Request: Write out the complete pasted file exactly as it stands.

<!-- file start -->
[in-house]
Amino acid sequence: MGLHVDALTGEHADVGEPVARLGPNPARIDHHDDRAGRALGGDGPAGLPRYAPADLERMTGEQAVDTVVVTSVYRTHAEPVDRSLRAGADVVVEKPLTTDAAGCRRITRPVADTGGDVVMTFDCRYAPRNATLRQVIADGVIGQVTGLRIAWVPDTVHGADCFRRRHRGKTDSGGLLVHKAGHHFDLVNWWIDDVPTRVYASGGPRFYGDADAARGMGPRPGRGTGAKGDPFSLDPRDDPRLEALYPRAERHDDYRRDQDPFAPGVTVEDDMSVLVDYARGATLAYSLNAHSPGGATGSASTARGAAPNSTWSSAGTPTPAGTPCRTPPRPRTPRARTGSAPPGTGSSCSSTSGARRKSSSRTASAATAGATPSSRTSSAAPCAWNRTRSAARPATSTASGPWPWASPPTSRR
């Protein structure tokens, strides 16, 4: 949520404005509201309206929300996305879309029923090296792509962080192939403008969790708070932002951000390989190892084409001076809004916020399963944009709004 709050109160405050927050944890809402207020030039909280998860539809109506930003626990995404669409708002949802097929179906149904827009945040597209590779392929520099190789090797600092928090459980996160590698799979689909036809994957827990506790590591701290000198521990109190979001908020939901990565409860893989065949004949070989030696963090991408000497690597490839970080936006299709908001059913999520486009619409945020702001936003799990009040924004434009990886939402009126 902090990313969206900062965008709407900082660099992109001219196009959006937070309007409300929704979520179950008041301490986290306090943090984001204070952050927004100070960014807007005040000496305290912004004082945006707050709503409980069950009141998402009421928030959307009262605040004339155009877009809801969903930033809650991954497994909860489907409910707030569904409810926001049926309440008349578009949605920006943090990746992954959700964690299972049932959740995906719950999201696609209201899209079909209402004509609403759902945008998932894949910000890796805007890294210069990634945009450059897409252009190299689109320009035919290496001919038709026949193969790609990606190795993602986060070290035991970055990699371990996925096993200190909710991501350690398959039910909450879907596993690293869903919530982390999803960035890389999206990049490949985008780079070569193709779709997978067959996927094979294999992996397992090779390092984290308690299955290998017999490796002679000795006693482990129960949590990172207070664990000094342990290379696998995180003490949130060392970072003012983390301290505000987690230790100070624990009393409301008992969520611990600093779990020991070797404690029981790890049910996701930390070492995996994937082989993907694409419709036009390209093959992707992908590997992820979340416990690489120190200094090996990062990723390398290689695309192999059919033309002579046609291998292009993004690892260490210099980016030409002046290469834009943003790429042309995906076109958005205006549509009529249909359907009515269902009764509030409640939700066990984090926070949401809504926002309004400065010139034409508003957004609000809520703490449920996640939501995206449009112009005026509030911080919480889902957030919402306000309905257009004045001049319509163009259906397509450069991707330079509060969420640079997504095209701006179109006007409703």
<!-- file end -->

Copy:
[in-house]
Amino acid sequence: MGLHVDALTGEHADVGEPVARLGPNPARIDHHDDRAGRALGGDGPAGLPRYAPADLERMTGEQAVDTVVVTSVYRTHAEPVDRSLRAGADVVVEKPLTTDAAGCRRITRPVADTGGDVVMTFDCRYAPRNATLRQVIADGVIGQVTGLRIAWVPDTVHGADCFRRRHRGKTDSGGLLVHKAGHHFDLVNWWIDDVPTRVYASGGPRFYGDADAARGMGPRPGRGTGAKGDPFSLDPRDDPRLEALYPRAERHDDYRRDQDPFAPGVTVEDDMSVLVDYARGATLAYSLNAHSPGGATGSASTARGAAPNSTWSSAGTPTPAGTPCRTPPRPRTPRARTGSAPPGTGSSCSSTSGARRKSSSRTASAATAGATPSSRTSSAAPCAWNRTRSAARPATSTASGPWPWASPPTSRR
């Protein structure tokens, strides 16, 4: 949520404005509201309206929300996305879309029923090296792509962080192939403008969790708070932002951000390989190892084409001076809004916020399963944009709004 709050109160405050927050944890809402207020030039909280998860539809109506930003626990995404669409708002949802097929179906149904827009945040597209590779392929520099190789090797600092928090459980996160590698799979689909036809994957827990506790590591701290000198521990109190979001908020939901990565409860893989065949004949070989030696963090991408000497690597490839970080936006299709908001059913999520486009619409945020702001936003799990009040924004434009990886939402009126 902090990313969206900062965008709407900082660099992109001219196009959006937070309007409300929704979520179950008041301490986290306090943090984001204070952050927004100070960014807007005040000496305290912004004082945006707050709503409980069950009141998402009421928030959307009262605040004339155009877009809801969903930033809650991954497994909860489907409910707030569904409810926001049926309440008349578009949605920006943090990746992954959700964690299972049932959740995906719950999201696609209201899209079909209402004509609403759902945008998932894949910000890796805007890294210069990634945009450059897409252009190299689109320009035919290496001919038709026949193969790609990606190795993602986060070290035991970055990699371990996925096993200190909710991501350690398959039910909450879907596993690293869903919530982390999803960035890389999206990049490949985008780079070569193709779709997978067959996927094979294999992996397992090779390092984290308690299955290998017999490796002679000795006693482990129960949590990172207070664990000094342990290379696998995180003490949130060392970072003012983390301290505000987690230790100070624990009393409301008992969520611990600093779990020991070797404690029981790890049910996701930390070492995996994937082989993907694409419709036009390209093959992707992908590997992820979340416990690489120190200094090996990062990723390398290689695309192999059919033309002579046609291998292009993004690892260490210099980016030409002046290469834009943003790429042309995906076109958005205006549509009529249909359907009515269902009764509030409640939700066990984090926070949401809504926002309004400065010139034409508003957004609000809520703490449920996640939501995206449009112009005026509030911080919480889902957030919402306000309905257009004045001049319509163009259906397509450069991707330079509060969420640079997504095209701006179109006007409703």